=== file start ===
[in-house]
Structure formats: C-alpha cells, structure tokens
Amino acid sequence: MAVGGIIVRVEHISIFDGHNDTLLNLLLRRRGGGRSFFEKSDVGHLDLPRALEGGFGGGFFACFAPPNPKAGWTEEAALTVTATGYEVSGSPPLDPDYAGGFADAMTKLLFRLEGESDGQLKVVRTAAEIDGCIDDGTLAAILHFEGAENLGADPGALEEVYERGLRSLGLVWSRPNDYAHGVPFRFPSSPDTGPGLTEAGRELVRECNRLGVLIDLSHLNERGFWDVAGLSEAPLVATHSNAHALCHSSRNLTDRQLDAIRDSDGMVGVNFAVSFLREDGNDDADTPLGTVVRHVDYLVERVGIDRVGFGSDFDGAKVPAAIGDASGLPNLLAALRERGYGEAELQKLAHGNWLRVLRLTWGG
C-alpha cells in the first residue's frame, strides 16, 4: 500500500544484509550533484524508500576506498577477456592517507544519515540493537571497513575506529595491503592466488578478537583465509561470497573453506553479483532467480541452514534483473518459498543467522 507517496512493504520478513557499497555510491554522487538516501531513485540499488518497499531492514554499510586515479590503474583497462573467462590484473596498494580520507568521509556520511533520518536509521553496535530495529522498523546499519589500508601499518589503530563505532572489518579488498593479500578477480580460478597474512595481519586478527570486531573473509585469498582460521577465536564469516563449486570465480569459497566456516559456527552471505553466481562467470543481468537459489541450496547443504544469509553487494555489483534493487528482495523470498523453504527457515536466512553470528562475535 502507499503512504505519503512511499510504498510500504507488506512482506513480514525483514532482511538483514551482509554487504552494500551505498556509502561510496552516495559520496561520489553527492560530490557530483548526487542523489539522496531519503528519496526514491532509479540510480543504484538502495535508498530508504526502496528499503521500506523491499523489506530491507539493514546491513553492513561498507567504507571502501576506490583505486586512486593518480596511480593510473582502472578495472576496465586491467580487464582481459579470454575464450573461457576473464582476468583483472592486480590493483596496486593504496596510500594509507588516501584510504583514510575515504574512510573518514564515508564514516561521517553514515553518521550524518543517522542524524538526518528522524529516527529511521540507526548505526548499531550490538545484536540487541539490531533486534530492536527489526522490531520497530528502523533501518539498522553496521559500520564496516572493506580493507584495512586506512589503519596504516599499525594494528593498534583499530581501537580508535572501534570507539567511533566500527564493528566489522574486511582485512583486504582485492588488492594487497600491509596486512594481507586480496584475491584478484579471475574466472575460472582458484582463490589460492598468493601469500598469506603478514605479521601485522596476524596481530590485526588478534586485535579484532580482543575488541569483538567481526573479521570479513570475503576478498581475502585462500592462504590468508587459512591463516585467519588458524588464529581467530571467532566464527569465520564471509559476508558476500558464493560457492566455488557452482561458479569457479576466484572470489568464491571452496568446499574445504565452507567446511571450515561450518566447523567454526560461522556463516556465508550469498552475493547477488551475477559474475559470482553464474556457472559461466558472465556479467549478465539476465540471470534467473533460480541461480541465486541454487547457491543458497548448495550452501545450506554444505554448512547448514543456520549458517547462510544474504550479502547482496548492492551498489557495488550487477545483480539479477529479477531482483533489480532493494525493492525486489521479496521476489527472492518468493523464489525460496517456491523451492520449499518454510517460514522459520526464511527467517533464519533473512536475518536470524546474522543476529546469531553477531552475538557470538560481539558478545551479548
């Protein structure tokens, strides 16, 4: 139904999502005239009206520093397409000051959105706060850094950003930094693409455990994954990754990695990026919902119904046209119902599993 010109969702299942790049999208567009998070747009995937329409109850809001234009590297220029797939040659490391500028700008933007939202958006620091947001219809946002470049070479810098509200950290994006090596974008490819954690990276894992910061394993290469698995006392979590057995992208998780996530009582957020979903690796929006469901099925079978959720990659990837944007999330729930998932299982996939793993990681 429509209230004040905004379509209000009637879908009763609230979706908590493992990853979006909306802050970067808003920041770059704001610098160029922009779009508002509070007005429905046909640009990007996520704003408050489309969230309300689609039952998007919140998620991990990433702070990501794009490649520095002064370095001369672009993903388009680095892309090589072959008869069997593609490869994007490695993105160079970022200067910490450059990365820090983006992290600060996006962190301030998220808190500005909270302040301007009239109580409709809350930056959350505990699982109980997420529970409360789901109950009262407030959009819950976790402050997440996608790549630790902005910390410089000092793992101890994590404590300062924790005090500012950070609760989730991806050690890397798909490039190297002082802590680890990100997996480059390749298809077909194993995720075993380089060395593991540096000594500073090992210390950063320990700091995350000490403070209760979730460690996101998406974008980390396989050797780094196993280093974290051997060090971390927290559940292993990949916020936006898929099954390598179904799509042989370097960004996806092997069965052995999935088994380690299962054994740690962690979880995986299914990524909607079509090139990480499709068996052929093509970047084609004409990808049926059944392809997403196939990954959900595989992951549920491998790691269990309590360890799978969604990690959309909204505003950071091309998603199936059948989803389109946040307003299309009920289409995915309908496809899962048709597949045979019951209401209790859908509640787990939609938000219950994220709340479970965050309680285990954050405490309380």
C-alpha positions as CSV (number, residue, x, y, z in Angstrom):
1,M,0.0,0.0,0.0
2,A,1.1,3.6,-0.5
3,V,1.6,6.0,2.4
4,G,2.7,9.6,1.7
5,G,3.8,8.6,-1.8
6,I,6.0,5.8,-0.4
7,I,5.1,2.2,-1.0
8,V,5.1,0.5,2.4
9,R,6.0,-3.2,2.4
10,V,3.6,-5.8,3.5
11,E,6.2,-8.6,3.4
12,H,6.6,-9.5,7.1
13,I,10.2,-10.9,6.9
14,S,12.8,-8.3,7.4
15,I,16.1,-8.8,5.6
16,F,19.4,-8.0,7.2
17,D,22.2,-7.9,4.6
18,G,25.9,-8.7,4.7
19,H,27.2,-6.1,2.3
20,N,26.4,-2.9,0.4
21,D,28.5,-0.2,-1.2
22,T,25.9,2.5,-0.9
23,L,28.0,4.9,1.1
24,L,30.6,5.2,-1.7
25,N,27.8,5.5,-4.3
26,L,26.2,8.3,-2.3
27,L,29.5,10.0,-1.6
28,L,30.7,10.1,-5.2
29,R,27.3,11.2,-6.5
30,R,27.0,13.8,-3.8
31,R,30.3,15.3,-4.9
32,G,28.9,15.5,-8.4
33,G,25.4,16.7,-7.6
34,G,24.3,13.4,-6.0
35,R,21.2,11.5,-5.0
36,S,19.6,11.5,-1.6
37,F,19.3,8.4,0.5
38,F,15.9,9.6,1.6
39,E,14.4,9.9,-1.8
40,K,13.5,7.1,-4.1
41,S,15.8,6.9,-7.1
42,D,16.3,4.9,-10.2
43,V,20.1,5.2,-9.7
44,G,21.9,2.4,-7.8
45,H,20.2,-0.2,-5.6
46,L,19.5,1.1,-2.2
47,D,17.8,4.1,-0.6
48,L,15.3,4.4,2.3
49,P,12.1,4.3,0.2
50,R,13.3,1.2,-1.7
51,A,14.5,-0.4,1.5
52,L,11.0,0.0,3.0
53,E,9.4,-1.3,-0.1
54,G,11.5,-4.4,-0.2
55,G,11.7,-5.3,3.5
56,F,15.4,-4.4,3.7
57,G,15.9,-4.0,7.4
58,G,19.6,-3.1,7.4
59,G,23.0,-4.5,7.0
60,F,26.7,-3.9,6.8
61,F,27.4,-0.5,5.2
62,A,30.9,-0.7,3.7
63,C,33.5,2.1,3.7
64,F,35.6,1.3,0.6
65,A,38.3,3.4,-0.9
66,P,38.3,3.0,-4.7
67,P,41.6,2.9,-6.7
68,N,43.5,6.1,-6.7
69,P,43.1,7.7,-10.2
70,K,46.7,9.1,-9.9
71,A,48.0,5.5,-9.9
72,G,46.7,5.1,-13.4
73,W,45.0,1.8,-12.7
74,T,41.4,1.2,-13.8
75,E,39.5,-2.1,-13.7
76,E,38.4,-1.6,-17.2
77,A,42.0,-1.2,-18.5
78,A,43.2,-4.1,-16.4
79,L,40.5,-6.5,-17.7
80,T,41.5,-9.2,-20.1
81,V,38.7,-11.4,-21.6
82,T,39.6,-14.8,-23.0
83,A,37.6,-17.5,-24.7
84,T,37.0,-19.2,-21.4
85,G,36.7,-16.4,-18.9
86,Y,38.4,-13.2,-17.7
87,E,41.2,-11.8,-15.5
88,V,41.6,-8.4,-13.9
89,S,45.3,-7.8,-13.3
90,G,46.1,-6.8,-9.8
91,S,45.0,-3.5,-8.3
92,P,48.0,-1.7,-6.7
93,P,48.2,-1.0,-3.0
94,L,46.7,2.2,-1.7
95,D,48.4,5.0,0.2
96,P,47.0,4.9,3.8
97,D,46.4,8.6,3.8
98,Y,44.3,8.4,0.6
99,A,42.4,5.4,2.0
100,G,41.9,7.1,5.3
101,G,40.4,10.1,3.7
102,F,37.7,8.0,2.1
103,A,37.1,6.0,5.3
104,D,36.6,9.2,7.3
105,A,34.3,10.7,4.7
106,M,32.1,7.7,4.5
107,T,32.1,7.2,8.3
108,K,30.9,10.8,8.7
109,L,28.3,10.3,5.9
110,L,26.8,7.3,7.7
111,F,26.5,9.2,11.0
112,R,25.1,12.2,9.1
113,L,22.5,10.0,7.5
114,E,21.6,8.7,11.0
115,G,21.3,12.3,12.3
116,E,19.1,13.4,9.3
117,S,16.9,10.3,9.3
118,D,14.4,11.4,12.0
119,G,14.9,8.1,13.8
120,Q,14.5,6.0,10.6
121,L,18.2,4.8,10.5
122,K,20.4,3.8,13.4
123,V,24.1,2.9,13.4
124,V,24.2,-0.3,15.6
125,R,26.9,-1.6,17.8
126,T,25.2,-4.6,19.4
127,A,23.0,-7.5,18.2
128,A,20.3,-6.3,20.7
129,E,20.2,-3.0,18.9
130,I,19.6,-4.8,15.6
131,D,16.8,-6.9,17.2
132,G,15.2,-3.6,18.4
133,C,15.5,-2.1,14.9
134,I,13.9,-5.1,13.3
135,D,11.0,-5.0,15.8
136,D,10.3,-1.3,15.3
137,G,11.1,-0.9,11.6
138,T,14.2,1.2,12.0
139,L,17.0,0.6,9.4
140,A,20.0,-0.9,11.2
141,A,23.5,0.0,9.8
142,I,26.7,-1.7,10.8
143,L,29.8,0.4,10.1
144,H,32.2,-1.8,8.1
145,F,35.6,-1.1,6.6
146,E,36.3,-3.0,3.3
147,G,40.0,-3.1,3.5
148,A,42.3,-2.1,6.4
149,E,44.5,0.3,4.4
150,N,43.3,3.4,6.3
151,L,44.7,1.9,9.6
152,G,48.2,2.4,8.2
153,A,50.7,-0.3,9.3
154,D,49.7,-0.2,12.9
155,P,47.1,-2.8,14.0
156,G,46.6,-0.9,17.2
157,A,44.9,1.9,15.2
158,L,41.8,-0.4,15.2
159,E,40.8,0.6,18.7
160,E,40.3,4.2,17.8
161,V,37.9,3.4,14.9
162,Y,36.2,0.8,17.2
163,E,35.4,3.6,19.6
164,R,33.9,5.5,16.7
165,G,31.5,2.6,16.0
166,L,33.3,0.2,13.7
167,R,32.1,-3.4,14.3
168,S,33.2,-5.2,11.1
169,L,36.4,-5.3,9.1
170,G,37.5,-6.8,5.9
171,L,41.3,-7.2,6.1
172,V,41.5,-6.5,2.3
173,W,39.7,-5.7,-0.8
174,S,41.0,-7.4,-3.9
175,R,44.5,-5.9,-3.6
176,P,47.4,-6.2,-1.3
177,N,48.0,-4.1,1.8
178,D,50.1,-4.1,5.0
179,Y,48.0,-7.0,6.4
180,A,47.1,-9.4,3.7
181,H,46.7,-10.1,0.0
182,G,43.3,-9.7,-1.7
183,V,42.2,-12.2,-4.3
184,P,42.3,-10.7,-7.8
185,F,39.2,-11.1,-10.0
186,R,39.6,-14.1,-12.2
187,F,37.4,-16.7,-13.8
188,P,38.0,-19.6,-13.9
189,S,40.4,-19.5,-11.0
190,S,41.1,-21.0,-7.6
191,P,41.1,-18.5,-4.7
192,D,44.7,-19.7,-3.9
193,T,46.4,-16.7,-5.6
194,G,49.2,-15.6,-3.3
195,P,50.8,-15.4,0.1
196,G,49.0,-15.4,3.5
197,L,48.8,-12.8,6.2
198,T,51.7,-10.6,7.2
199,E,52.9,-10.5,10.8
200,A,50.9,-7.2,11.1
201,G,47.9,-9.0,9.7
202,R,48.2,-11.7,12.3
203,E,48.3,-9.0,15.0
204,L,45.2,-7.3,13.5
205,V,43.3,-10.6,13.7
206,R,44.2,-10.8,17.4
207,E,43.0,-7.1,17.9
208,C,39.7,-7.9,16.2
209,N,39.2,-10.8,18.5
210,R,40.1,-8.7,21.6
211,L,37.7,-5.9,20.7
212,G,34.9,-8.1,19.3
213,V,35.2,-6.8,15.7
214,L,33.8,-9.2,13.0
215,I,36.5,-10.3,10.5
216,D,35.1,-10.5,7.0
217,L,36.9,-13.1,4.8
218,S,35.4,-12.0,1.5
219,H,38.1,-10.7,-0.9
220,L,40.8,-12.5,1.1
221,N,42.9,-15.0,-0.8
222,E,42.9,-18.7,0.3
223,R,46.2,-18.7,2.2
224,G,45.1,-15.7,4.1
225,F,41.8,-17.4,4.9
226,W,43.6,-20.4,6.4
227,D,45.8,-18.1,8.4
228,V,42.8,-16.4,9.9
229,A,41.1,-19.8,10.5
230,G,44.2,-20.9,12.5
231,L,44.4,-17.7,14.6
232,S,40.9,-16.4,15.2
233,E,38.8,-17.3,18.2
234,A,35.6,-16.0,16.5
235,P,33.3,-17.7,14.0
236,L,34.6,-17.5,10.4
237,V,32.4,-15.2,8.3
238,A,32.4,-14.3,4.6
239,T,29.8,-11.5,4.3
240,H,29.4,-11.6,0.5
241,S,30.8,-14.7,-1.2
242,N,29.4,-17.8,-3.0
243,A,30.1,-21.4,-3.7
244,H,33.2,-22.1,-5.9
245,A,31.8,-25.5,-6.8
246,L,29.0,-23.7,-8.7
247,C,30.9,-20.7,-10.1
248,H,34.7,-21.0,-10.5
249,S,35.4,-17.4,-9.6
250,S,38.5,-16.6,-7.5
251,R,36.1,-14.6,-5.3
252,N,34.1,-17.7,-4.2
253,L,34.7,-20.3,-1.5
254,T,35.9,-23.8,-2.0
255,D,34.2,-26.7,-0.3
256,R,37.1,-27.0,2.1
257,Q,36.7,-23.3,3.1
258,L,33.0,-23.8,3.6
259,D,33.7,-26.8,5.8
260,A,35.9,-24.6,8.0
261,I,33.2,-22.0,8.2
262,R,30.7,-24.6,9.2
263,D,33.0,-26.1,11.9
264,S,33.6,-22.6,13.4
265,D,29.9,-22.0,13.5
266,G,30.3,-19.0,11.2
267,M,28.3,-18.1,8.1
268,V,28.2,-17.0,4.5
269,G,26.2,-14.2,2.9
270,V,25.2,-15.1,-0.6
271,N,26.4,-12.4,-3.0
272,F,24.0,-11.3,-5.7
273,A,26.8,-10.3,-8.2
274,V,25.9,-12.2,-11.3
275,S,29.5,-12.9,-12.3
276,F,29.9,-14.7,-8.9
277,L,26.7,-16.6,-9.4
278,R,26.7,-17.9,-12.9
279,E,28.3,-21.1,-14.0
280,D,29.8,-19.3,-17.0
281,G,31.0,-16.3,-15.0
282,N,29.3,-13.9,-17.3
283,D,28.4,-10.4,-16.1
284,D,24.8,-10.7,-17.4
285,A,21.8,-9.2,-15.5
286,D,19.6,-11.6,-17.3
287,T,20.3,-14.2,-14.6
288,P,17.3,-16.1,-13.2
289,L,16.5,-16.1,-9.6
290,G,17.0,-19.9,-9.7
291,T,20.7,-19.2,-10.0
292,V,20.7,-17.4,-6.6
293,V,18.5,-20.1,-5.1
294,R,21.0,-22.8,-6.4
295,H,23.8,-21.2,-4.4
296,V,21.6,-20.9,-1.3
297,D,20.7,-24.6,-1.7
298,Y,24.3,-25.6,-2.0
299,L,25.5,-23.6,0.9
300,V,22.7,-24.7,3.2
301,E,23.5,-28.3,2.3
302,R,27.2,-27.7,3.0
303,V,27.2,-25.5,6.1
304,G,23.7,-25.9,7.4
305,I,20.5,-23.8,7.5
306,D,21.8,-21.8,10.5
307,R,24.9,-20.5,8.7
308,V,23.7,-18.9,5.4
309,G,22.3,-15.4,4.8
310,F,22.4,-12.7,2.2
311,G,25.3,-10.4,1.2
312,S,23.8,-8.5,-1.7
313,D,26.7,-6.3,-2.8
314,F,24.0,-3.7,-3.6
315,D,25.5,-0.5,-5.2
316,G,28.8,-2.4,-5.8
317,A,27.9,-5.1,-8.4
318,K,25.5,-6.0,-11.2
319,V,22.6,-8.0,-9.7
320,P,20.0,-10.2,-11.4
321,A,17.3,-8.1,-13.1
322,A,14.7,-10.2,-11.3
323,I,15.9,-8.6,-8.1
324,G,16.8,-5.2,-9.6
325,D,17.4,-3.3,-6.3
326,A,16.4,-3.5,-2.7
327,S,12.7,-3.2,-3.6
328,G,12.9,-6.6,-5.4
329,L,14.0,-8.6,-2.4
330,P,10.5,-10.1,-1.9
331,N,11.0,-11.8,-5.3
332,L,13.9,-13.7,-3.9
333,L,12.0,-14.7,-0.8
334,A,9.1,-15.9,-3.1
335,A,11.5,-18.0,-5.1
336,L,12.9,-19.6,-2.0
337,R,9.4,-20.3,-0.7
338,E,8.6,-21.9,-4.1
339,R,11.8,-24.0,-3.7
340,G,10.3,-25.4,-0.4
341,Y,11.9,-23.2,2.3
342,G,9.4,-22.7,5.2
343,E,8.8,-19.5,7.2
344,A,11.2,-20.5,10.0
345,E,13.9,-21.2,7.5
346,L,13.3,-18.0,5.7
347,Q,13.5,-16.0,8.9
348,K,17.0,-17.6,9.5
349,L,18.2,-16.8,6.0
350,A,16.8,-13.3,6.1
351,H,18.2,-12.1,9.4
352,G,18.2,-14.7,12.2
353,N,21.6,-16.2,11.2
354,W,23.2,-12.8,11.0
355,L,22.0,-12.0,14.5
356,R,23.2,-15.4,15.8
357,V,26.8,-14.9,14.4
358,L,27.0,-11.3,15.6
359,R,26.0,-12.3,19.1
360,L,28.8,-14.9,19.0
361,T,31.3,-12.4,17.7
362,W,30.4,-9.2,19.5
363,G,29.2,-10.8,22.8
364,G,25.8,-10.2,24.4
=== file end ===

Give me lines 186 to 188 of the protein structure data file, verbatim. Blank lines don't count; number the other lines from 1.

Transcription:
180,A,47.1,-9.4,3.7
181,H,46.7,-10.1,0.0
182,G,43.3,-9.7,-1.7